Sri Lankan Curry Finishing Salt
“We’re just cuckoo for curry! We mash yams with coconut milk and butter and then finish with Salinity’s Sri Lankan Curry for a sweet and savory potato intervention. (I still make sure my dad has the expected russet mashed potatoes). Another of my popular holiday specialties are my Curry Pecan Pie Tarts sprinkled with Sri Lankan Curry Finishing Salt, which always begs the question by guests, ‘what’s IN this!’ I also love to Sri Lankan Curry on top of mashed cauliflower after putting into individual ramekins and browning slightly in the oven. YUM!” ~ Laura E. (Williams, OR)

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June 30, 2016

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Salty Fireworks for the 4th!


What better way to kick off summer than with friends, family, parades, great food and a fun and salty project for the kiddos? This one is super fun and easy and can likely be pulled off without an extra trip to the store. The best part?

Salt!

We certainly don’t recommend busting out the Salinity Finishing Salts for this little gem. Save those for the neighborhood potluck. Now that you’re well versed on the differences between various salts, you probably have some extra table salt lying around. Use that instead. Your pocketbook and your dinner guests will thank you. These sweet little salt-burst fireworks will make great party decorations, place cards or fridge art. They do need to dry overnight, so best to tackle this one a day or two before your celebration.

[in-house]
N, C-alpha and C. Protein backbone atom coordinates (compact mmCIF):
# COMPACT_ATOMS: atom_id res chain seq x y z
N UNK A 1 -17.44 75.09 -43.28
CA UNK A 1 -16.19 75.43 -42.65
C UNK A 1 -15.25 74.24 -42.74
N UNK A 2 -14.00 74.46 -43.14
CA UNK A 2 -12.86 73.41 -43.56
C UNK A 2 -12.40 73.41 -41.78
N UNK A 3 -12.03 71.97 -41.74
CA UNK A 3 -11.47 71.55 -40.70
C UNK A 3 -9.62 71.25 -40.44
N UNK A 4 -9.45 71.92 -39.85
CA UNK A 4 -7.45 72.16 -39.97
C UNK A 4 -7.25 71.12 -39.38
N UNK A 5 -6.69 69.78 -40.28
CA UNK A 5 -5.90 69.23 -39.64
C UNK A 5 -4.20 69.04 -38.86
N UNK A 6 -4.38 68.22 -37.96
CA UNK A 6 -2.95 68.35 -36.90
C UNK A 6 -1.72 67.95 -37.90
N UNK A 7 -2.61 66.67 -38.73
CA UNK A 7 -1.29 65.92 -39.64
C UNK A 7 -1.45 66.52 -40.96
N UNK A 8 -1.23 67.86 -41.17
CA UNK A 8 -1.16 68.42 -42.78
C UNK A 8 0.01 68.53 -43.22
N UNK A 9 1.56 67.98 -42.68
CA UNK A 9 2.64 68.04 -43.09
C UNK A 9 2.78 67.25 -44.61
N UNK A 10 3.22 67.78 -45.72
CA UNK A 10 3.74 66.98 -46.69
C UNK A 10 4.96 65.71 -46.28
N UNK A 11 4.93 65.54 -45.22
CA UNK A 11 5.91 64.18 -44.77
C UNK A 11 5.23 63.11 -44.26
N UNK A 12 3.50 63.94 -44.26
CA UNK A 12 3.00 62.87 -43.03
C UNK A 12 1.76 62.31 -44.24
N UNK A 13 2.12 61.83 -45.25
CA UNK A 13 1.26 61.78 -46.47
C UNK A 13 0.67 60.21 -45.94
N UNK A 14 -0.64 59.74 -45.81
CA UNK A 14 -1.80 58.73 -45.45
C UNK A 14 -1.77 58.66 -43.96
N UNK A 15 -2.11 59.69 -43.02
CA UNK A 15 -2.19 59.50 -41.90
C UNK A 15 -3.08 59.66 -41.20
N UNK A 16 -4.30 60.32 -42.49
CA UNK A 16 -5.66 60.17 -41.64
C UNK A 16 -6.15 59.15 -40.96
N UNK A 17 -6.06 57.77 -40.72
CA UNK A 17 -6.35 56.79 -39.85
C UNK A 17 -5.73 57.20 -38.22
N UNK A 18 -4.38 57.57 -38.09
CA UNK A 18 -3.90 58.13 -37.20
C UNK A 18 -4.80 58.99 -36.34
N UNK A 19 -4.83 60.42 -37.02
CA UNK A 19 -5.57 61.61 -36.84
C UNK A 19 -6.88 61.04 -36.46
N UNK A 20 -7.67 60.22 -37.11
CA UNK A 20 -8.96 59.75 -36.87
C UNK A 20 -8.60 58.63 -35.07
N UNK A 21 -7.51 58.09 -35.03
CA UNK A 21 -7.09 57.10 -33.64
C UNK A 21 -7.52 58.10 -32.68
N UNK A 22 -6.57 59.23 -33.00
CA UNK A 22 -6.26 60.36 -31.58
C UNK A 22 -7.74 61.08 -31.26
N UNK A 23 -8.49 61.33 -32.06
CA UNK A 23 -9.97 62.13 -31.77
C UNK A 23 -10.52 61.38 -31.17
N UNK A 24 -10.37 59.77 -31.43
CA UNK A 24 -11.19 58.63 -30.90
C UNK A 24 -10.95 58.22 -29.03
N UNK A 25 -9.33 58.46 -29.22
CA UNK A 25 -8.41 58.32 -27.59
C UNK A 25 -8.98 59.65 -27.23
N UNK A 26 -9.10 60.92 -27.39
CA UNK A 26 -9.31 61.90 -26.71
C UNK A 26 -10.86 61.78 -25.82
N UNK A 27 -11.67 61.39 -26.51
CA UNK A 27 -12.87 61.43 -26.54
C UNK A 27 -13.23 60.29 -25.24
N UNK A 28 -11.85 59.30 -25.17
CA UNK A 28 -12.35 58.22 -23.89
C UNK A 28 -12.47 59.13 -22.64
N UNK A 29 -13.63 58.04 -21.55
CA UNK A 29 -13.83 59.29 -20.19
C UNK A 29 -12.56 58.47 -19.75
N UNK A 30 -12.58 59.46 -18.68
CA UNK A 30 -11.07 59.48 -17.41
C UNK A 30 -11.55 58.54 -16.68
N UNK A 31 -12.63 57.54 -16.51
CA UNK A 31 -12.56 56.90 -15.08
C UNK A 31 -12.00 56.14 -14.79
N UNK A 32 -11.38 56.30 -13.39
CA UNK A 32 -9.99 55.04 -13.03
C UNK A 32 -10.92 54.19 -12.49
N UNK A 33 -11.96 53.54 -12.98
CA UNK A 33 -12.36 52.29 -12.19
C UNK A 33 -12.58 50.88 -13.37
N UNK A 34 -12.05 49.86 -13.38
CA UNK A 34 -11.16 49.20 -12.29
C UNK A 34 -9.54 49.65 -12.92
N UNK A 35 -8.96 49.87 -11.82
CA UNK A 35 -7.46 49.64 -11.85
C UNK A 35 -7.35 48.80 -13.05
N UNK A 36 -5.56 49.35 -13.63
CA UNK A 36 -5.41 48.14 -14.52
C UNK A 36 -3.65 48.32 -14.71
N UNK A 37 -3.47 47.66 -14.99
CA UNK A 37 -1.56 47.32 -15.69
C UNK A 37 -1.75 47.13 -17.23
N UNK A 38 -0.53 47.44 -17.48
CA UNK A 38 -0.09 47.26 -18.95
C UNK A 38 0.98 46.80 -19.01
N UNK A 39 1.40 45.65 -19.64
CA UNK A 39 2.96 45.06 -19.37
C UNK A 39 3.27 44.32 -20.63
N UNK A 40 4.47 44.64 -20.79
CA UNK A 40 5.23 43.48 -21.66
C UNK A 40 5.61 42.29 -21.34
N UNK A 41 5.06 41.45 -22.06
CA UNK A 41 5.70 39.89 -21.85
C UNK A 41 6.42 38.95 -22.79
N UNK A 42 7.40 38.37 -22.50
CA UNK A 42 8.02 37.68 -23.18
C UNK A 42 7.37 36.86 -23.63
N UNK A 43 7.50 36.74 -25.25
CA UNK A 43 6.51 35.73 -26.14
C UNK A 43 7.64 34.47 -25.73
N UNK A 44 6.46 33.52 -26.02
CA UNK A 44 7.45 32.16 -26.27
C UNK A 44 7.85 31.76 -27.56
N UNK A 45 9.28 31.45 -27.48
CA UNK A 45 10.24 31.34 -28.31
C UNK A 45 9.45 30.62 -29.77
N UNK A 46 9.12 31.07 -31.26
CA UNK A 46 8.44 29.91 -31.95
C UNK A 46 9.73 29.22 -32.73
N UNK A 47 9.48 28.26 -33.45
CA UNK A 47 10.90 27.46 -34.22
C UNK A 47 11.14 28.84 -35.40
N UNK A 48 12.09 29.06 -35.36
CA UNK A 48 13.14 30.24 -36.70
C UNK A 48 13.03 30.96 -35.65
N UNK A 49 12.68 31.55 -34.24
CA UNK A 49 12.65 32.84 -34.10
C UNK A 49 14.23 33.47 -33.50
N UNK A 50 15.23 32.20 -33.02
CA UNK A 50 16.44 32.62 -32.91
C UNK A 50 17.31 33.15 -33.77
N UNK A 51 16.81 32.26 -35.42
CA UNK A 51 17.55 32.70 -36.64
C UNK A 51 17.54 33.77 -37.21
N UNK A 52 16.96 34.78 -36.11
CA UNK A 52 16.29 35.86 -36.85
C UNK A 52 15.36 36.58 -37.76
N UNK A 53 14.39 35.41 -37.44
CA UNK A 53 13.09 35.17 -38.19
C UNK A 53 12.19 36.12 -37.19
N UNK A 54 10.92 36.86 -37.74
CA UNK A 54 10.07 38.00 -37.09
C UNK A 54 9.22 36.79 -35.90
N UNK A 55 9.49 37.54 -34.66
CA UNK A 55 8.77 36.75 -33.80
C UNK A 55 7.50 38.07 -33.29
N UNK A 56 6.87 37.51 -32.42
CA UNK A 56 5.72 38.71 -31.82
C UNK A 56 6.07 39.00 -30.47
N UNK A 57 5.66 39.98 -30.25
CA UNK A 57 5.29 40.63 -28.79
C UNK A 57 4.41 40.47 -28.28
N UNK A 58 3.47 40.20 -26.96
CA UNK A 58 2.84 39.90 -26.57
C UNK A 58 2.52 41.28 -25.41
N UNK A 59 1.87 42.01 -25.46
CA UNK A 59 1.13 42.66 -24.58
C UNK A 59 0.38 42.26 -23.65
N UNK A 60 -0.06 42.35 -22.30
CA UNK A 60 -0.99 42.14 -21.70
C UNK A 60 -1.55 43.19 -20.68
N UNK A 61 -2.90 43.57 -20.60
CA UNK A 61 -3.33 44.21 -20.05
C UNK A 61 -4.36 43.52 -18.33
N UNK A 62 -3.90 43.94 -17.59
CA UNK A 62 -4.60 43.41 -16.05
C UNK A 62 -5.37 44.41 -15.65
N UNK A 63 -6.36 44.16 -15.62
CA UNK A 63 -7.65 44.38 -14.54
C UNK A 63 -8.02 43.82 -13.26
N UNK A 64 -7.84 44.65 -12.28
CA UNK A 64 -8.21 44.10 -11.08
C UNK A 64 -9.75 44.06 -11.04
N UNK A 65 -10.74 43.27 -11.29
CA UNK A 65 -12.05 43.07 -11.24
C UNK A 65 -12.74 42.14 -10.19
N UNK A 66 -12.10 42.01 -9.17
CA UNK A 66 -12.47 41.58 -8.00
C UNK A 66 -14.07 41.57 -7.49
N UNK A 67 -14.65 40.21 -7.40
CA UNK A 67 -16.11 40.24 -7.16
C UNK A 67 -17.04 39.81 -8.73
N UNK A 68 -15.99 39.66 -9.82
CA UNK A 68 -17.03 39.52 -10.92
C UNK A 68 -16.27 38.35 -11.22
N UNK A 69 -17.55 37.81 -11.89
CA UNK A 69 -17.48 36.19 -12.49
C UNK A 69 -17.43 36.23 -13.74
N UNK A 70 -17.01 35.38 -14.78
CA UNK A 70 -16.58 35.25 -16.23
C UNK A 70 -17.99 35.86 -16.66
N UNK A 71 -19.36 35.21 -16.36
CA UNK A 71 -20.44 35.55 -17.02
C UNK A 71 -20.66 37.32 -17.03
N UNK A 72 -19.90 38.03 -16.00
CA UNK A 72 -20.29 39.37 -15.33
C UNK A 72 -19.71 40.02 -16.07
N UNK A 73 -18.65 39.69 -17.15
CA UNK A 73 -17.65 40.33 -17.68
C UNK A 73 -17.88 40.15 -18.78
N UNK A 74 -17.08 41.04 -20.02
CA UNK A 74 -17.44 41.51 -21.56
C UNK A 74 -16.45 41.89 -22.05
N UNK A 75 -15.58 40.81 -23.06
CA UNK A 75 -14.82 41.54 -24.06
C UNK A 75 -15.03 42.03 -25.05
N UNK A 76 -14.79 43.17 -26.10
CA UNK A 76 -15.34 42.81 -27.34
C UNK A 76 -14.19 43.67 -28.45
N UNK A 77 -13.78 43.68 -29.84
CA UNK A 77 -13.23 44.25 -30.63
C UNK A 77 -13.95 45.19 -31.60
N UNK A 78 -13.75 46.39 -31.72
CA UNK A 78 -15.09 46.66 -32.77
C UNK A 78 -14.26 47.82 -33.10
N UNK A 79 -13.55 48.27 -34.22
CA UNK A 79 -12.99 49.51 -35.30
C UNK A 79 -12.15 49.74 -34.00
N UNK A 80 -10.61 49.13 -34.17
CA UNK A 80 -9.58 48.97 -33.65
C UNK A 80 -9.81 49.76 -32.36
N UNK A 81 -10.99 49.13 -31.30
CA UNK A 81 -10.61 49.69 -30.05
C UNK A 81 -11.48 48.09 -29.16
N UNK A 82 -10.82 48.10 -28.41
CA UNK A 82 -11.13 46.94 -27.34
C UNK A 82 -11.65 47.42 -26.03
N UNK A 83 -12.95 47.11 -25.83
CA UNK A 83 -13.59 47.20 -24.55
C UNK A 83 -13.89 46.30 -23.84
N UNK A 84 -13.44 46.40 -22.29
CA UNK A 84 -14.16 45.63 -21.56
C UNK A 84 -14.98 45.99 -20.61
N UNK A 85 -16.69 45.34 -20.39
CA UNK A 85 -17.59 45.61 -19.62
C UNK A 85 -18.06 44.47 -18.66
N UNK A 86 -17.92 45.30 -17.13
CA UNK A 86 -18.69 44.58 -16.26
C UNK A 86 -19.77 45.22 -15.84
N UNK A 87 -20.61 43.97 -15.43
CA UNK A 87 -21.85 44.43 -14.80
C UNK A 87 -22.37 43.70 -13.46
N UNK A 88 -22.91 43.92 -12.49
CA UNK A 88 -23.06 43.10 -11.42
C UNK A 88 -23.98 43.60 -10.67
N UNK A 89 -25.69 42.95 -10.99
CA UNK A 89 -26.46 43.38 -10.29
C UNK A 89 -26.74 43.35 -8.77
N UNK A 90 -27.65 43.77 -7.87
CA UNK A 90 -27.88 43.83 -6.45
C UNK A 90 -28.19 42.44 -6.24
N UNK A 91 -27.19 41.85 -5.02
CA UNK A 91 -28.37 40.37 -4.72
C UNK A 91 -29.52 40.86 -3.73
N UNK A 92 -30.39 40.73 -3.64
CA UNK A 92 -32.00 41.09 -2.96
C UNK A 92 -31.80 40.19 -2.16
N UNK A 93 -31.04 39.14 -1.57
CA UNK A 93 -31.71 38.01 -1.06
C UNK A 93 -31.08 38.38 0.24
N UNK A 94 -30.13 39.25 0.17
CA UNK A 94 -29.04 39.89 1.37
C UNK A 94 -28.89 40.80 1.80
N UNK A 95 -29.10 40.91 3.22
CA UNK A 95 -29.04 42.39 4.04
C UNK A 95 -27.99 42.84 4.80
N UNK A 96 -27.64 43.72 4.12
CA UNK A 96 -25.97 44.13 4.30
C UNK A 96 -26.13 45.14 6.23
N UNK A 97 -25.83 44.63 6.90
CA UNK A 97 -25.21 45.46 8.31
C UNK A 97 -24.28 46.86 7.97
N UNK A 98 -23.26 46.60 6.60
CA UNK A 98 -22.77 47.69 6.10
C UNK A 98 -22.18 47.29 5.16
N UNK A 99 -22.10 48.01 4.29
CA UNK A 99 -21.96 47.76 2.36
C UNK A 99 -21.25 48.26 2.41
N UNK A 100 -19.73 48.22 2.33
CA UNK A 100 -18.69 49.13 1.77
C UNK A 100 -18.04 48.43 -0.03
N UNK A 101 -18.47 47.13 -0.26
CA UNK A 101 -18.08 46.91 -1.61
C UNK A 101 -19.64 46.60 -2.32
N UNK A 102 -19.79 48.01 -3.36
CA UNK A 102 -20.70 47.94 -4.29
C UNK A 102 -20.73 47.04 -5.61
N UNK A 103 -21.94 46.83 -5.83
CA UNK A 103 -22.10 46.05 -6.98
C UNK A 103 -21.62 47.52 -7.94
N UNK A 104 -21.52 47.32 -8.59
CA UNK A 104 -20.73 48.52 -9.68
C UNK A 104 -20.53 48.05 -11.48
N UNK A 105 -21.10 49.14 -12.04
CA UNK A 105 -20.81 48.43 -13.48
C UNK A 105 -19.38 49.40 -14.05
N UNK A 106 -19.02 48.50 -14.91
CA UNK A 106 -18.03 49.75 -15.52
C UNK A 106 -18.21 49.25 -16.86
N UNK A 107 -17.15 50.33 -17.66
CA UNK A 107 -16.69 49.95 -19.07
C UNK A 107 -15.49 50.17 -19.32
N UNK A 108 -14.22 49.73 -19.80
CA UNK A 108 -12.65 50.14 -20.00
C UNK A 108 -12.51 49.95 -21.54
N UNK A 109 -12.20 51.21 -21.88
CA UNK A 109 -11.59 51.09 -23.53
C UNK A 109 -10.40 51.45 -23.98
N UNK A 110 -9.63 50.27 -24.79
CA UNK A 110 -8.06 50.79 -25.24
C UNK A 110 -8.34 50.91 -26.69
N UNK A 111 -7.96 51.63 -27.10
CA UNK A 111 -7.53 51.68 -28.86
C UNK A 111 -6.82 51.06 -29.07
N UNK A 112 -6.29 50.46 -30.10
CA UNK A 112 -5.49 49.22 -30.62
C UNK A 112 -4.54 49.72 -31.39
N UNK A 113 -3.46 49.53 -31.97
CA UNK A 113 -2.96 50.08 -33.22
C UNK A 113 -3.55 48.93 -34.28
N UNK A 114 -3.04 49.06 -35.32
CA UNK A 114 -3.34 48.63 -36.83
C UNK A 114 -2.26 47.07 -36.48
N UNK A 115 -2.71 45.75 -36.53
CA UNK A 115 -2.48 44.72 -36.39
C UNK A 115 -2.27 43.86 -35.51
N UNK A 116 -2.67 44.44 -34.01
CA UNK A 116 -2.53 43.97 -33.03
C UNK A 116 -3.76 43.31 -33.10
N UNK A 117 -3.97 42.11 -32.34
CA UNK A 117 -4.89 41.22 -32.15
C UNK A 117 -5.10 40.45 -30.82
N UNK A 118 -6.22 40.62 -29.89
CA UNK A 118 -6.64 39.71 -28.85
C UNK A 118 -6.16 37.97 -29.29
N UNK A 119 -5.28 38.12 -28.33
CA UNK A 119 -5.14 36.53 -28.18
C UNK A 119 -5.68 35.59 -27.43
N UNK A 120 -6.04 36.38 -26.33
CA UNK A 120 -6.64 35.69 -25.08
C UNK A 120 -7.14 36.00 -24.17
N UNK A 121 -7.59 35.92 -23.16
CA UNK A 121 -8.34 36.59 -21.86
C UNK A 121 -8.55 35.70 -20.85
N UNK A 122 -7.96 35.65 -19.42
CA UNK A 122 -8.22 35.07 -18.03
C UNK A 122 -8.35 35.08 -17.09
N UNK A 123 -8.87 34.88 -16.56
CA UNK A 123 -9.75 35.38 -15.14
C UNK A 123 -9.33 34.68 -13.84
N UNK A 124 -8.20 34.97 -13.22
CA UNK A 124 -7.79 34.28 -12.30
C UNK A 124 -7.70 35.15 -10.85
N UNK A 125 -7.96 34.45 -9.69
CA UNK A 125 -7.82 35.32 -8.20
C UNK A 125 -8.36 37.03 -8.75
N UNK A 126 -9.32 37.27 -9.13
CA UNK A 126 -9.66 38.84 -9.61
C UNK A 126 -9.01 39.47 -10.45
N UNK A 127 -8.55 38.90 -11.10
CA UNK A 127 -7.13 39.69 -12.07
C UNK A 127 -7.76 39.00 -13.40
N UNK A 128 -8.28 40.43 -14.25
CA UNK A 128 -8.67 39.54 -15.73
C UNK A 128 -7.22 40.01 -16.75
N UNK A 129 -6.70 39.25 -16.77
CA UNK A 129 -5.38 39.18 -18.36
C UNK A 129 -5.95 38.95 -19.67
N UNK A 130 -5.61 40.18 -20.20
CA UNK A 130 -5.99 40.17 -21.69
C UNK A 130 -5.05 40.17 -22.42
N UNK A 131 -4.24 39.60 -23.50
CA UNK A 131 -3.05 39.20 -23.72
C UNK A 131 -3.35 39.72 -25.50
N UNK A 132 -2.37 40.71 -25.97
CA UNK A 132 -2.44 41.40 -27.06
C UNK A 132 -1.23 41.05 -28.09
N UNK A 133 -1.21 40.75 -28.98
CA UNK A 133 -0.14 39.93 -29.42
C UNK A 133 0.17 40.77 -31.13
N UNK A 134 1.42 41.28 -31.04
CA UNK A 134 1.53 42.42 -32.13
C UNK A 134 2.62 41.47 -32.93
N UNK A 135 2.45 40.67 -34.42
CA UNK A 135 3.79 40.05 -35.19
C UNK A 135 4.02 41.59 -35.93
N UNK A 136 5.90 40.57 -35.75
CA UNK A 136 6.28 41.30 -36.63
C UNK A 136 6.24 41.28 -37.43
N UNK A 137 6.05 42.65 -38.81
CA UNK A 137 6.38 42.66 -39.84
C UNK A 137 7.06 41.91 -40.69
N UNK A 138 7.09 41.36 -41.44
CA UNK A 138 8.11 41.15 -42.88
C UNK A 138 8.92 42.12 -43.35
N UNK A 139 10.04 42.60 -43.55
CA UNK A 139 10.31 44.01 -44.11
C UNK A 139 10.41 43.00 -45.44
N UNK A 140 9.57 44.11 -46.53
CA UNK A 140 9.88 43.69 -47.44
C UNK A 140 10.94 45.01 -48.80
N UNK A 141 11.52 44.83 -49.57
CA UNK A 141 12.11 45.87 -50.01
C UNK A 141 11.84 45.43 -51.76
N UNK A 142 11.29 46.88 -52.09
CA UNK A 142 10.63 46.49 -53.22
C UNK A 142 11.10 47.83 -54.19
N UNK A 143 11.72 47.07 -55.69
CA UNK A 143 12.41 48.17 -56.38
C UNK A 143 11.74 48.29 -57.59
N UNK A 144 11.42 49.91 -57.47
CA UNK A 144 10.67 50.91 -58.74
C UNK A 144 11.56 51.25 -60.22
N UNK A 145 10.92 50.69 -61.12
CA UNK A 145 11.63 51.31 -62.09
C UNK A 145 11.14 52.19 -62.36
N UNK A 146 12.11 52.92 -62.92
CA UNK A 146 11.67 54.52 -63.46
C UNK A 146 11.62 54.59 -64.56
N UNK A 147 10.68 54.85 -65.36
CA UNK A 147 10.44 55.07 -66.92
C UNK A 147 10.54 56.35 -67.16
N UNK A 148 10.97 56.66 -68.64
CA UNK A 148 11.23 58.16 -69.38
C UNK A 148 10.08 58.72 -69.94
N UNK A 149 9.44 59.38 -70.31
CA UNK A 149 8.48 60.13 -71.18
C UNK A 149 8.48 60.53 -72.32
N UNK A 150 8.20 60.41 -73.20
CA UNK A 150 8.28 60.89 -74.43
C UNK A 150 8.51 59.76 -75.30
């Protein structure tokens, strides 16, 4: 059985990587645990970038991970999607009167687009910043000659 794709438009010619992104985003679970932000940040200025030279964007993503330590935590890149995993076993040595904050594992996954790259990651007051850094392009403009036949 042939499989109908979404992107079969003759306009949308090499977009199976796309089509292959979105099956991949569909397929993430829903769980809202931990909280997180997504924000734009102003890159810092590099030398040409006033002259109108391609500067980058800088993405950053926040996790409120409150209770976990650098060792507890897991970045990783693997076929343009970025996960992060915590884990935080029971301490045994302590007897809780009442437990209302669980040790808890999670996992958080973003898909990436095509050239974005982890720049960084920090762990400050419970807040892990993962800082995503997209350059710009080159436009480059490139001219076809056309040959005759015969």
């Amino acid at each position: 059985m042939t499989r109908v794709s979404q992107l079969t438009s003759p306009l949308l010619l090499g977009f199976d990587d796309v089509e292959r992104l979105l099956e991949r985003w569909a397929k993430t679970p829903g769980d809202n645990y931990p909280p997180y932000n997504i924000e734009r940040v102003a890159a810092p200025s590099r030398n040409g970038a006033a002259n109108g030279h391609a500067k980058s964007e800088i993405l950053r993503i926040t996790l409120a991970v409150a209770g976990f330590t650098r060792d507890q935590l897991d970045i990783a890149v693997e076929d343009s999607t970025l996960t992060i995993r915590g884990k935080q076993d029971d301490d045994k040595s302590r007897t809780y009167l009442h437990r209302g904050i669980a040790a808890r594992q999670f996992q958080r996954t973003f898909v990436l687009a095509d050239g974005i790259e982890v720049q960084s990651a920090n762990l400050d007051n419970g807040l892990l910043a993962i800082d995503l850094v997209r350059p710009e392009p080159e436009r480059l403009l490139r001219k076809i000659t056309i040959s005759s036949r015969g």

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May 30, 2016

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What’s Bad. What’s Good. What’s Best.

The rarest, and purest, salt of the earth. Sel gris hand harvested from the Salinity Ponds of Guérande, France.

We’ve all heard the generalized notion that salt is bad. We’ve been told to watch our sodium intake to avoid compromising our health. But if sodium is a necessary natural mineral, playing a vital role in a number of our body functions, how can it be all that bad? If it is an essential nutrient, how can we be sure we’re providing our bodies with the right kind of salt? And in the right amount?

Let’s take a look at the different types of salt, granule by granule, from worst to best:

Bad

Table Salt:

The most commonly used salt–and the one that gives all salt a bad name–is table salt, highly refined and processed into almost pure sodium chloride. Somehow, we’ve bought into the myth that the addition of iodine makes table salt safer. Iodine was first added to salt in the 1920s as part of a government initiative adopted to combat iodine deficiency stemming from a lack of mineral rich soil and iodine enriched foods available for consumption.

Commonly purchased iodized salts, available at super markets or sitting on the table of your favorite restaurant, have synthetic chemicals added to them. These chemicals include everything from manufactured forms of sodium solo-co-aluminate, iodide, sodium bicarbonate, fluoride, anti-caking agents, toxic amounts of potassium iodide and aluminium derivatives. It may come as a shock, but most table salt is not only unhealthy, but can sometimes be toxic.” (Dr. Edward Group DC, NP, DACBN, DCBCN, DABFM)